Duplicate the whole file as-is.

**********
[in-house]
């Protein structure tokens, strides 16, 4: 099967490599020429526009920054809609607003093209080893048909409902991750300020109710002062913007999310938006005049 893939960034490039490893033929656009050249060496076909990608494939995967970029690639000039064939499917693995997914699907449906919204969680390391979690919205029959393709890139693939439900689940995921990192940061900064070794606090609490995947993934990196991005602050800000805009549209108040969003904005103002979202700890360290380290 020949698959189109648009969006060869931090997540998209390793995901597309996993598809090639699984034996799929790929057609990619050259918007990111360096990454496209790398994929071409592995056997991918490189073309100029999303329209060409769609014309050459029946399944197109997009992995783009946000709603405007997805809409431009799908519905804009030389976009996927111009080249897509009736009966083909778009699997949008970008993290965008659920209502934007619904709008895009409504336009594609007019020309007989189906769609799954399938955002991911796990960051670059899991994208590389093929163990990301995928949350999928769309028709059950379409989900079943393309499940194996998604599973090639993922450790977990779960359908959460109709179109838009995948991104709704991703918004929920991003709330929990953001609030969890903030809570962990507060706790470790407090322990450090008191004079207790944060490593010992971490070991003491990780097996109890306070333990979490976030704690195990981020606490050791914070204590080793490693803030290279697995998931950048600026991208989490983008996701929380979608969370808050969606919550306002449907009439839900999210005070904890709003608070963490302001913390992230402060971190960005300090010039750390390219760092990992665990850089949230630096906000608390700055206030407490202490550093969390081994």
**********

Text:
[in-house]
């Protein structure tokens, strides 16, 4: 099967490599020429526009920054809609607003093209080893048909409902991750300020109710002062913007999310938006005049 893939960034490039490893033929656009050249060496076909990608494939995967970029690639000039064939499917693995997914699907449906919204969680390391979690919205029959393709890139693939439900689940995921990192940061900064070794606090609490995947993934990196991005602050800000805009549209108040969003904005103002979202700890360290380290 020949698959189109648009969006060869931090997540998209390793995901597309996993598809090639699984034996799929790929057609990619050259918007990111360096990454496209790398994929071409592995056997991918490189073309100029999303329209060409769609014309050459029946399944197109997009992995783009946000709603405007997805809409431009799908519905804009030389976009996927111009080249897509009736009966083909778009699997949008970008993290965008659920209502934007619904709008895009409504336009594609007019020309007989189906769609799954399938955002991911796990960051670059899991994208590389093929163990990301995928949350999928769309028709059950379409989900079943393309499940194996998604599973090639993922450790977990779960359908959460109709179109838009995948991104709704991703918004929920991003709330929990953001609030969890903030809570962990507060706790470790407090322990450090008191004079207790944060490593010992971490070991003491990780097996109890306070333990979490976030704690195990981020606490050791914070204590080793490693803030290279697995998931950048600026991208989490983008996701929380979608969370808050969606919550306002449907009439839900999210005070904890709003608070963490302001913390992230402060971190960005300090010039750390390219760092990992665990850089949230630096906000608390700055206030407490202490550093969390081994």